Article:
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Editorial

In politics, just show us the money

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Will Congress move forward on a revised Disclose Act?

Over the last few years, the Supreme Court has repeatedly undermined even the most reasonable attempts to limit the corrupting influence of money in politics. In desperation, Democrats in Congress have tried at least to open the shadowy campaign finance process to public view. Yet even that has failed so far.

Twice, they have sought to pass the Disclose Act, which would shine a welcome beam of light into the realm of "dark money" that governs American political campaigns. A third iteration of the bill, recently introduced by Sen. Sheldon Whitehouse (D-R.I.), would require unions, corporations, super PACs and any other organizations that spend $10,000 or more on a "campaign-related disbursement" to file a report with the Federal Election Commission within 24 hours, detailing each expenditure over $1,000 as well as the names of all of the organization's donors who gave $10,000 or more. The bill would also prohibit 501(c)(4) and 501(c)(6) nonprofit groups from acting as conduits for anonymous political spending — a method of donation beloved by corporations seeking to avoid scrutiny by the public. It would become difficult to use shell organizations to mask contributions.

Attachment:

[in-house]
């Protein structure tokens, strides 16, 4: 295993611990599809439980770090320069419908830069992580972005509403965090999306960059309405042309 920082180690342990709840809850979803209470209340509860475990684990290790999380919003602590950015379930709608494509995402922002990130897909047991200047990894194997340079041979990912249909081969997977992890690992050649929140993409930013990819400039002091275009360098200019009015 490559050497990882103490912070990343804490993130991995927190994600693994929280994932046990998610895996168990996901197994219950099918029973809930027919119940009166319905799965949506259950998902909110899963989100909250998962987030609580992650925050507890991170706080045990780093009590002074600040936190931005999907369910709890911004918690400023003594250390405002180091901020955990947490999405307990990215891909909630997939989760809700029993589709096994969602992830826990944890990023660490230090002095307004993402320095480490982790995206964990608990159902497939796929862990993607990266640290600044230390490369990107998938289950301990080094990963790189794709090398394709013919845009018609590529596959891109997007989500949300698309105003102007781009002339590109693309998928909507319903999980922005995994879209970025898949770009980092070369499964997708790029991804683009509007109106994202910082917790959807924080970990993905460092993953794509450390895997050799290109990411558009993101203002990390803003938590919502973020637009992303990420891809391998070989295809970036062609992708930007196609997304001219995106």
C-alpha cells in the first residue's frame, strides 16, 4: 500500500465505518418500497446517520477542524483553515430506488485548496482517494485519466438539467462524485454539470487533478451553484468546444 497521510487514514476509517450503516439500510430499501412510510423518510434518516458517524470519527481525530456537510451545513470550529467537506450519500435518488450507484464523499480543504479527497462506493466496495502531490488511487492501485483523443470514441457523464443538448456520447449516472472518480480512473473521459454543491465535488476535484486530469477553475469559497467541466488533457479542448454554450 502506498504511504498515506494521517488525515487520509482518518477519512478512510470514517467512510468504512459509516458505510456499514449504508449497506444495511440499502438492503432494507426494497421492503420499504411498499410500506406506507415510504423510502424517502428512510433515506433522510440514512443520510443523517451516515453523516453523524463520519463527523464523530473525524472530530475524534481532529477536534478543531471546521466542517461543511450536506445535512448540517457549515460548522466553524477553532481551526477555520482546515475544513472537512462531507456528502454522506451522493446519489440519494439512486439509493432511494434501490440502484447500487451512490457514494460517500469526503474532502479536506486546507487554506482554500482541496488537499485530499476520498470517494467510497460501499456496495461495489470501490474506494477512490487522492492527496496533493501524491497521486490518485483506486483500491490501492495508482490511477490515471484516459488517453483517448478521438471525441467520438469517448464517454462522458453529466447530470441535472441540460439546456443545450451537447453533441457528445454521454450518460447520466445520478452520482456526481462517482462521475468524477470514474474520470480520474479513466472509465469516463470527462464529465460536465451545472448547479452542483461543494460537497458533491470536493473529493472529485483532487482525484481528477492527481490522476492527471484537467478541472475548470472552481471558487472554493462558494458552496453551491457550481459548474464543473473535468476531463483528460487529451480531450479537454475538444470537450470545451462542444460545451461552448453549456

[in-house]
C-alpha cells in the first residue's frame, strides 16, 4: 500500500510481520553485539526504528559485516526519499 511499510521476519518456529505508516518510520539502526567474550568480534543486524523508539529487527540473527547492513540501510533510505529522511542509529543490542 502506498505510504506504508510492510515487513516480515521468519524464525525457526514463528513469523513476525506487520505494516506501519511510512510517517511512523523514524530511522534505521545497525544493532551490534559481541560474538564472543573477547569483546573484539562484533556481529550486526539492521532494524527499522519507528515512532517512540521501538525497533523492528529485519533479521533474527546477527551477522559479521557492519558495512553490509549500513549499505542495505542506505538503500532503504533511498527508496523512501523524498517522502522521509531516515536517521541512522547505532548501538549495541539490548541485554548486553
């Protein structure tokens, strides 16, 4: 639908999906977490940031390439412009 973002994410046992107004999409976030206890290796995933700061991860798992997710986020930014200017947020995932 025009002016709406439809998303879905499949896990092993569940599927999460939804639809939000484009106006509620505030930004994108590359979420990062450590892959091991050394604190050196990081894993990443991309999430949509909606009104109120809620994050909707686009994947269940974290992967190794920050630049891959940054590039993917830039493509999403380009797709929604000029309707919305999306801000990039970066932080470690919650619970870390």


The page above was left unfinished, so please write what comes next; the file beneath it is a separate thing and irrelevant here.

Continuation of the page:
Voters deserve to know who is trying to influence their votes. In 2011, a mysterious company called W Spann LLC gave $1 million to the pro-Mitt Romney super PAC Restore Our Future — and then was dissolved. The true donor of that enormous political sum was able to remain anonymous until pressure from Democrats and the media prompted Ed Conard, a former business partner of Romney's at Bain Capital, to reveal that he had "formed and funded" W Spann. In late 2012, the Washington Post reported that Cancer Treatment Centers of America founder Richard Stephenson and his family had anonymously routed a staggering $12 million in donations to the tea party-associated organization FreedomWorks, which spends on behalf of (and against) candidates.

In 2008, in the last presidential election cycle before the Supreme Court's troubling Citizens United decision, independent spending from undisclosed sources was $69 million, according to the Center for Responsive Politics. In the 2012 cycle, that figure exceeded $310 million. Seventy-eight percent of it went to negative advertising, and more than $250 million of it favored the GOP.

Even Justice Anthony M. Kennedy, who authored the unfortunate decision in Citizens United, wrote: "The 1st Amendment protects political speech; and disclosure permits citizens and shareholders to react to the speech of corporate entities in a proper way."

The Republican leadership disagrees, citing worries that some donors might be harassed if their identities were made public. But that was not the view of the party before Citizens United. In 2003, Sen. Mitch McConnell (R-Ky.) told NPR's "Talk of the Nation": "Money is essential in politics, and not something that we should feel squeamish about, provided the donations are limited and disclosed, everyone knows who's supporting everyone else." He and his party should stand by those words today.

Copyright © 2014, Los Angeles Times
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